Katadyn BeFree Water Microfilter Review

This post is an unsponsored review of the Katadyn BeFree water microfilter. The BeFree was a game changer for me. Before buying it, I was carrying the Katadyn Vario on trips and while that’s an okay filter, it is heavy and packs large.

My trips are often solo or include one additional person who I’m filtering water for. Having a smaller lightweight filter has proven to be more practical. The BeFree weighs only 63.5 grams (0.14 lbs)! It’s BPA-free, collapsible, and easy to use.

Woman holds the Katadyn BeFree Water Microfilter

How it Works

The Katadyn BeFree has a 0.1 micro filter which removes 99.99% of harmful bacteria and protozoa like Giardia, Cryptosporidium, E. coli, and Salmonella. The filter will handle 1000 litres of water before it needs to be replaced. Replacement filters will cost you around $30 CAD.

To use the filter, unscrew the cap (which is attached to the filter), scoop water into the bladder, and replace the cap. You can now drink directly from the bottle or squeeze the water into another vessel.

How Fast?

The manufacturer says the BeFree filters 2L per minute and I got similar results. That said, the speed of filtration will decrease as the filter nears the end of its life.

If your filter is moving slowly, the manual offers suggestions for troubleshooting. A slow filter could be due to debris buildup, which a simple swish in a lake or river should remove. Another culprit is trapped air, which can be solved by filling the bladder with water, closing the cap, swishing, and then squeezing the air out.

Cleaning and Maintaining the Filter

One of my favourite things about the BeFree is how easy it is to clean and maintain. After your trip, fill the bladder with filtered water and a water purification tablet, run this through the filter and disassemble to dry. If you don’t have purification tablets, you can use 4 drops of ordinary household bleach.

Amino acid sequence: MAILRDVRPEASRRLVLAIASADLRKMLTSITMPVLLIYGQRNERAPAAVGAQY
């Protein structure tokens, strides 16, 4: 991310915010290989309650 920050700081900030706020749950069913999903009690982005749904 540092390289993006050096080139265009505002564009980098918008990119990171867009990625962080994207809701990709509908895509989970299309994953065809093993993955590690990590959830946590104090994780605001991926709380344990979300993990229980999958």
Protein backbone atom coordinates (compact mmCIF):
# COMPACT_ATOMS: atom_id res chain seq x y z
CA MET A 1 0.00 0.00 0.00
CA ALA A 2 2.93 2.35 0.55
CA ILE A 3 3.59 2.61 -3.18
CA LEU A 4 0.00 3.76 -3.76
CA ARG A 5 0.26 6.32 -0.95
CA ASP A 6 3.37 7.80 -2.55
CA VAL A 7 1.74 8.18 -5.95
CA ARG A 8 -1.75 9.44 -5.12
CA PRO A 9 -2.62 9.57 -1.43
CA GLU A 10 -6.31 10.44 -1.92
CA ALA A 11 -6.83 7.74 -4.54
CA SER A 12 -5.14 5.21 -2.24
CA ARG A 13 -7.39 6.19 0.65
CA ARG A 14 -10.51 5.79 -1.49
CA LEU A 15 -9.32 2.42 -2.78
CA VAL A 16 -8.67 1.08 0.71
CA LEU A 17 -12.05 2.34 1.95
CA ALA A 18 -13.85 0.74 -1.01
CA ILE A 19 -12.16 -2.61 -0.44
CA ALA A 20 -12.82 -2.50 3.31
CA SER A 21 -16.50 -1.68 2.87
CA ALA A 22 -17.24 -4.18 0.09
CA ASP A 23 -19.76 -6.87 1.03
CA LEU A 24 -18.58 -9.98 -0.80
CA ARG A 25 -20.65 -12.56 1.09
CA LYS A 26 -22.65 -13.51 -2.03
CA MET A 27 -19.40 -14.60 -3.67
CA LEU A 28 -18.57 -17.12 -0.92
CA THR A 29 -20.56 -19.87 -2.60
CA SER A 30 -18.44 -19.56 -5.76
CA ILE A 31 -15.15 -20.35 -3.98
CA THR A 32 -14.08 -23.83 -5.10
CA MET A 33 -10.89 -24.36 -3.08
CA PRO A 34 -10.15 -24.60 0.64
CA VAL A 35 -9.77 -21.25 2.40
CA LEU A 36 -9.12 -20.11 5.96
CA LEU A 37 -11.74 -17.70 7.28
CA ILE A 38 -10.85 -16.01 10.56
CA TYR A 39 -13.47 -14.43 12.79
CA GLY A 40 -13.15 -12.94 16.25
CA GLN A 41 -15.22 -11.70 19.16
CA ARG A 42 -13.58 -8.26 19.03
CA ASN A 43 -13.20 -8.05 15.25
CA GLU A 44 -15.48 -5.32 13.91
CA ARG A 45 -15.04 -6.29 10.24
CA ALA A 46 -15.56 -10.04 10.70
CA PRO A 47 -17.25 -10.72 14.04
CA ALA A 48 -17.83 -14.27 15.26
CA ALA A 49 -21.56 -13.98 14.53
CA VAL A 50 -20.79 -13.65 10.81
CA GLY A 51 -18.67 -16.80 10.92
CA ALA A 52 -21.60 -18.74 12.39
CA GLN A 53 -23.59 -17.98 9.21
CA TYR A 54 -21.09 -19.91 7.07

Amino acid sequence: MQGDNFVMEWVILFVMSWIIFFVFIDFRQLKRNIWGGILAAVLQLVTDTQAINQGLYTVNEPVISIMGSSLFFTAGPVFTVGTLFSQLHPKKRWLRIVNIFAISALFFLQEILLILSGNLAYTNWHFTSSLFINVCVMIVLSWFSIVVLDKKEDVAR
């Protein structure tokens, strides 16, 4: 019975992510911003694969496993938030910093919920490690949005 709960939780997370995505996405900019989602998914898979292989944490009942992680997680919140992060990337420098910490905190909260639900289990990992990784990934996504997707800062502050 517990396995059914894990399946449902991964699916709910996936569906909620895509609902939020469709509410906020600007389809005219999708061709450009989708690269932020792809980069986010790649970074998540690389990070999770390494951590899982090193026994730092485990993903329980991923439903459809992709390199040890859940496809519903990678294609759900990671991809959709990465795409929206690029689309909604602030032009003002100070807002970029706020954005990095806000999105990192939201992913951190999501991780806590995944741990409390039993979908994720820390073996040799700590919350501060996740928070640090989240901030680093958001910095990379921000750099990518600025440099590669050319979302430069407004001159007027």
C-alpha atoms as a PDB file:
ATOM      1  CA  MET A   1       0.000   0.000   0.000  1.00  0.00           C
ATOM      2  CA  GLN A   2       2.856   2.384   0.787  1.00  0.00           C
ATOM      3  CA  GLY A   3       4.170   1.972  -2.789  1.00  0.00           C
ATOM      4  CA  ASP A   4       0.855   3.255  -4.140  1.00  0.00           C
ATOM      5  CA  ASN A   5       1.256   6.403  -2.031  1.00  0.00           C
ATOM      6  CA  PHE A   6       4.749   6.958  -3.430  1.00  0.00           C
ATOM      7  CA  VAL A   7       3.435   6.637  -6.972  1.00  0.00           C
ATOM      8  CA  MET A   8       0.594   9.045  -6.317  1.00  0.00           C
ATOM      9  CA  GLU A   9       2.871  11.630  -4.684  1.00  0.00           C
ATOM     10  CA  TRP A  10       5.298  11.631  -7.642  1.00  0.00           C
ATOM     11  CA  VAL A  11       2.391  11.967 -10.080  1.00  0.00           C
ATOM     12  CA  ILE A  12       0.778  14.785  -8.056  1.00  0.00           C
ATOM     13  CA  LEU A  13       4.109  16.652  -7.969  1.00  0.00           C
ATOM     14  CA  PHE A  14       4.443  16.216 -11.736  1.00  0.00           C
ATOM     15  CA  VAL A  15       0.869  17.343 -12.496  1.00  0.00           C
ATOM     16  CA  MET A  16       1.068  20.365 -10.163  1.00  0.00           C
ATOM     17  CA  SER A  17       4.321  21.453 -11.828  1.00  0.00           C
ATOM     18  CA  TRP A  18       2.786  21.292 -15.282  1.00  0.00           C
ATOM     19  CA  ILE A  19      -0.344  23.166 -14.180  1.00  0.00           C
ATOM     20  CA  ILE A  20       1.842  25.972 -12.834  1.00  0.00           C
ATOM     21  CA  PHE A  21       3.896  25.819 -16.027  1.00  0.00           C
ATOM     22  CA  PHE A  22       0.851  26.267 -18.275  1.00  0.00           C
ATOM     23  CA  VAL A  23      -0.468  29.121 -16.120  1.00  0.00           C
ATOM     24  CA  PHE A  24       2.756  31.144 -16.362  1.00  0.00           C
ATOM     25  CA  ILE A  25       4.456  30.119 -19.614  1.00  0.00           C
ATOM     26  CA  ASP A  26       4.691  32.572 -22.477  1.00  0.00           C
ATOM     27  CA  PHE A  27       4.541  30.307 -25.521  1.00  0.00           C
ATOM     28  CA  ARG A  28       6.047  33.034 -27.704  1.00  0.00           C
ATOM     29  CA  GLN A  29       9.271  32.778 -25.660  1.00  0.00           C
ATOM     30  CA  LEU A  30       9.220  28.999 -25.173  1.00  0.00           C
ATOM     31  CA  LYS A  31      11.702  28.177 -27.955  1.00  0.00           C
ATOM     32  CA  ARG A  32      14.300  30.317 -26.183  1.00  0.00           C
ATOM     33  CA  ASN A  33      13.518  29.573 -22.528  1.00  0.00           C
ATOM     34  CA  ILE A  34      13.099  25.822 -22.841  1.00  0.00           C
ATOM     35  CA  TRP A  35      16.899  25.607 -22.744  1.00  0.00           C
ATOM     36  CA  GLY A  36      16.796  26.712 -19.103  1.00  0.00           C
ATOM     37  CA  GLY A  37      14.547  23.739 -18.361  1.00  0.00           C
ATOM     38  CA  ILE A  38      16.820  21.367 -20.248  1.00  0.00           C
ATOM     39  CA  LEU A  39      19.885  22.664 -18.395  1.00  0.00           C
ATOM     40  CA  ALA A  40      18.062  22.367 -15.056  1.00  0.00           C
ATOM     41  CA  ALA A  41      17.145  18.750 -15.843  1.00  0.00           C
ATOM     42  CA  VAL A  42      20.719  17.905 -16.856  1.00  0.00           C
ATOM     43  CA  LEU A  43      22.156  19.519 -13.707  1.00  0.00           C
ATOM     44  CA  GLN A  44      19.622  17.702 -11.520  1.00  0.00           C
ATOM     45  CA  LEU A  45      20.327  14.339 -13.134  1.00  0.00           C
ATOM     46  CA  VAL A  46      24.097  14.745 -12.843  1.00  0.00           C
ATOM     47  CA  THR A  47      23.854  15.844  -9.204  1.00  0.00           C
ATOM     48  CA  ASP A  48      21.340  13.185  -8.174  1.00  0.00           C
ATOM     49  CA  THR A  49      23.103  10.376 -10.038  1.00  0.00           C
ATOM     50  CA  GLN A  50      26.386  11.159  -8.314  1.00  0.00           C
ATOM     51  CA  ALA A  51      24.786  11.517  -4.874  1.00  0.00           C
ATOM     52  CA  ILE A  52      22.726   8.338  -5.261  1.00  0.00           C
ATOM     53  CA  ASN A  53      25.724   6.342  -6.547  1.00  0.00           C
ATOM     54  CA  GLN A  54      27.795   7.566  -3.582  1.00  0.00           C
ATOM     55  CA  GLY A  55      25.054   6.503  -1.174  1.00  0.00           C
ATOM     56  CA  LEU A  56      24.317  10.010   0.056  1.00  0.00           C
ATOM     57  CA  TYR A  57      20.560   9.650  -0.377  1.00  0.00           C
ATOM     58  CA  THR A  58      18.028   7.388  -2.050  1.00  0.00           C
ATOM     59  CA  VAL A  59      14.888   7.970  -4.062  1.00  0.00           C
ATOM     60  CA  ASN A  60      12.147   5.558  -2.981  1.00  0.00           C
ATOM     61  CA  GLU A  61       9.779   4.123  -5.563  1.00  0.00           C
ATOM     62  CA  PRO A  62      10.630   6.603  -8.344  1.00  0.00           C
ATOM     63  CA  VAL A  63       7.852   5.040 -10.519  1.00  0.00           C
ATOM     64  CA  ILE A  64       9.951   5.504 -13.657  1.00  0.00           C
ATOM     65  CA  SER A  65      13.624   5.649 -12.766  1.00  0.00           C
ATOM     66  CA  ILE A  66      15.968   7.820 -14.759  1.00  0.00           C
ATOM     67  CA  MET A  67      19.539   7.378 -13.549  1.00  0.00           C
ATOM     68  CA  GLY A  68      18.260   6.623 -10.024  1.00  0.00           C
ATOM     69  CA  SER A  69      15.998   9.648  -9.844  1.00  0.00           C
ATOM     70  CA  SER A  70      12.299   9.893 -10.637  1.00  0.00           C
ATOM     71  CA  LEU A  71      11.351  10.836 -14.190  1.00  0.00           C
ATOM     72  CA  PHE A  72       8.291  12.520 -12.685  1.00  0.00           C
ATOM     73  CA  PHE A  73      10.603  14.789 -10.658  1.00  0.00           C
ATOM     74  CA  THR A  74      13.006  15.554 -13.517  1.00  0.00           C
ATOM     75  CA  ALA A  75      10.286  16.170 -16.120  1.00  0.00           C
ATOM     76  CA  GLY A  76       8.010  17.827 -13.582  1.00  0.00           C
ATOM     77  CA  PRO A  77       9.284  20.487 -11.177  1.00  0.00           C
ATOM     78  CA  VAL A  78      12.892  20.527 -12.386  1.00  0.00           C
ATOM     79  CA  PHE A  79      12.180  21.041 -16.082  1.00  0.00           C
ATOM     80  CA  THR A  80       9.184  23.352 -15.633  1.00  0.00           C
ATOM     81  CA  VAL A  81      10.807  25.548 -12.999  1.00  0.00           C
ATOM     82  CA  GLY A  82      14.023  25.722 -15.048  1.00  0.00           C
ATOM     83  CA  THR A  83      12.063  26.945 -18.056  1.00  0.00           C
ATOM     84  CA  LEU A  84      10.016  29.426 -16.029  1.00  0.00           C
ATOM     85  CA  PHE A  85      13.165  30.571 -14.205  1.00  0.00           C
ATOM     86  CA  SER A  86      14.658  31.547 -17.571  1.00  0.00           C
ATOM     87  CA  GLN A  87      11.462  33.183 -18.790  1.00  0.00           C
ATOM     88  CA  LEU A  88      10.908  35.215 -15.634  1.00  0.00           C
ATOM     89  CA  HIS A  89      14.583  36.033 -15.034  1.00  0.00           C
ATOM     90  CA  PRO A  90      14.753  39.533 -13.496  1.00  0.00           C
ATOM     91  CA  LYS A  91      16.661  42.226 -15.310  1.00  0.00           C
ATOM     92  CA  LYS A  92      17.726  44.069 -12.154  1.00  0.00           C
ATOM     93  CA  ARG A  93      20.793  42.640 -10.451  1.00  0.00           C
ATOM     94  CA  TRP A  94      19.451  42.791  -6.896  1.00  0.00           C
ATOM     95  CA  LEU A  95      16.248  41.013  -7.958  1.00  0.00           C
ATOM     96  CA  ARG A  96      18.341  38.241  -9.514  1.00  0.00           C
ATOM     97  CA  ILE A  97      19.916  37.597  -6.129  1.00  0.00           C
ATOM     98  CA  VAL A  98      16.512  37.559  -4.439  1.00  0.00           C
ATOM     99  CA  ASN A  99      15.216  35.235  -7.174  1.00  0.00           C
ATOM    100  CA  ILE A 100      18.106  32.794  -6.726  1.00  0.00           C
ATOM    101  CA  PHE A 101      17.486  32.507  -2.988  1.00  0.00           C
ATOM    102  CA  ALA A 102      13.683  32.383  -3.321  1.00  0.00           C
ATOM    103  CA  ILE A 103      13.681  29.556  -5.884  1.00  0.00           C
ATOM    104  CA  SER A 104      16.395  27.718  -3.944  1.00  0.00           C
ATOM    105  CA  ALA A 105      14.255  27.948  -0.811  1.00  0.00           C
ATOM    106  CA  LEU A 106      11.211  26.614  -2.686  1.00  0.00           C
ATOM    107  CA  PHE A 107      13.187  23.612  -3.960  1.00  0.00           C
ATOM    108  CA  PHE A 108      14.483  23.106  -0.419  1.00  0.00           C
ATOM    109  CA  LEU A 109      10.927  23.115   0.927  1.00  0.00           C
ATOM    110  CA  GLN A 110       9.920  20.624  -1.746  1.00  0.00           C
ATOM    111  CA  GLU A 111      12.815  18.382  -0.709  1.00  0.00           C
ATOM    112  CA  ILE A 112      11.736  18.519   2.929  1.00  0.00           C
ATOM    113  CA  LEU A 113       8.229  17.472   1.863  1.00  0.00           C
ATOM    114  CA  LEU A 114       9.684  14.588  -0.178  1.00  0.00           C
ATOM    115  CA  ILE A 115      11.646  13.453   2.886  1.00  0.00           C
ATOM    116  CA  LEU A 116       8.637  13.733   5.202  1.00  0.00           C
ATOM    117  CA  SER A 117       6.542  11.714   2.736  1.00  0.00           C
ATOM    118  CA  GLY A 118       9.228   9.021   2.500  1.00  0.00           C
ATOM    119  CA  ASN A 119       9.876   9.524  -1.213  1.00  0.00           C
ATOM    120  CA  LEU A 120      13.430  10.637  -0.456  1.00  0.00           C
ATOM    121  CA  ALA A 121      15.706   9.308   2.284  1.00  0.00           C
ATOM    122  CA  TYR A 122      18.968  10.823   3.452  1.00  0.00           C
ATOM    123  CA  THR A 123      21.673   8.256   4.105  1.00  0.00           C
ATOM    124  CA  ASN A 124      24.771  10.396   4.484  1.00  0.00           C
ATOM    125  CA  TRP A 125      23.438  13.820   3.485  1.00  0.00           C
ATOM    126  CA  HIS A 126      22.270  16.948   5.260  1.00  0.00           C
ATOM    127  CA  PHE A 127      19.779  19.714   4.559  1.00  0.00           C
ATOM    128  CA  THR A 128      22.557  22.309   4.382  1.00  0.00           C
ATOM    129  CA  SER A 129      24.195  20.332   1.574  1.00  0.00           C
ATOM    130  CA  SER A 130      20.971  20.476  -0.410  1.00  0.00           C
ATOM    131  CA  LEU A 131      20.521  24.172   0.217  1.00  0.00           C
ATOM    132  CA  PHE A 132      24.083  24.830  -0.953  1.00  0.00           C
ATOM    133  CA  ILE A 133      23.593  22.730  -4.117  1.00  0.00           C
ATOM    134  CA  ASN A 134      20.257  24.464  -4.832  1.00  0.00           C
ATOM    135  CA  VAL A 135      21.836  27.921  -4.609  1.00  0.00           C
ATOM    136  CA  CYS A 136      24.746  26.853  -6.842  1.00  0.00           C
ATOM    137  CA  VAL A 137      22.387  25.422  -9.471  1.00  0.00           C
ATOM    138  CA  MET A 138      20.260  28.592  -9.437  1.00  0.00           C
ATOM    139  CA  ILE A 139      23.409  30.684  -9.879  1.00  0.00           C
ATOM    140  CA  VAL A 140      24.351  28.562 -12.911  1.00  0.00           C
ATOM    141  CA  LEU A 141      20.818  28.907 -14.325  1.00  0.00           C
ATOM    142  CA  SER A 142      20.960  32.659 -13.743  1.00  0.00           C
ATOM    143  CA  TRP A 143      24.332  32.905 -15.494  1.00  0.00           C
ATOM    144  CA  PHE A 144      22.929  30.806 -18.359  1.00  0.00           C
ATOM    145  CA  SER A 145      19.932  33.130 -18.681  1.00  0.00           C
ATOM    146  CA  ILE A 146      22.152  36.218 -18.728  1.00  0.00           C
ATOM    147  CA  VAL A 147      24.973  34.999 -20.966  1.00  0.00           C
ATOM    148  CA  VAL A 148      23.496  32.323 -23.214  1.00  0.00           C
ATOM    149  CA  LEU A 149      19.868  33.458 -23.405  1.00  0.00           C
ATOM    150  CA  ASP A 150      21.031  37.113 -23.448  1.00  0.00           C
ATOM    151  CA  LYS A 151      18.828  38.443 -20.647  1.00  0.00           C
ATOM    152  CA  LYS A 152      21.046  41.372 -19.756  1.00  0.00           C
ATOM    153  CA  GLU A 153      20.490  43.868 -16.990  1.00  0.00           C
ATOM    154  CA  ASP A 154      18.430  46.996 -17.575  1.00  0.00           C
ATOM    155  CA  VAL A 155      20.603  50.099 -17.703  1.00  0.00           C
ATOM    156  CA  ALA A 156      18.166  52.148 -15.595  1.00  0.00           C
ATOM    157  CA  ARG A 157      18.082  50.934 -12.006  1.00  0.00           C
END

What it Doesn’t Filter

This filter does not protect you from viruses, chemicals, and industrial runoff. That said, protection from bacteria and protozoa is generally considered enough if you are travelling backcountry in Canada and United States. If viruses worry you, a water purifier should take care of them. Learn the difference between water filters and water purifiers here.

The BeFree is not meant to be used with salt or brackish water. Also, the filter and water bladder can be negatively affected by freezing temperatures. Check out my post on finding drinking water in the winter months.


The BeFree comes in three sizes: 0.6L, 1L, and 3L. The filter I’m reviewing is the 1L. I’m considering purchasing the 3L bag for trips when I’m filtering both my own and another person’s water. The 3L weighs 113 grams and has a handle so it can be hung.

Cons and Precautions

Like any lightweight water bladder, you’ll have to be careful not to puncture the BeFree. I suggest carrying a small amount of product to repair pinholes and tears should they happen. Additionally, it’s good practice to carry backup filtration. I tuck some water purification tablets in my first aid kit.

While I have nothing but good things to say about the BeFree, some online reviews complain of the bladder blowing at the seams, being prone to pinholes, and having a flimsy cap hinge.

Have You Tried the Katadyn BeFree?

Have you tried the Katadyn BeFree Water Microfilter? I’d love to hear your thoughts about it.

More Posts You May Enjoy

Finding Drinking Water in the Winter

The Ten Essentials: What to Bring on a Day Trip


Your email address will not be published. Required fields are marked *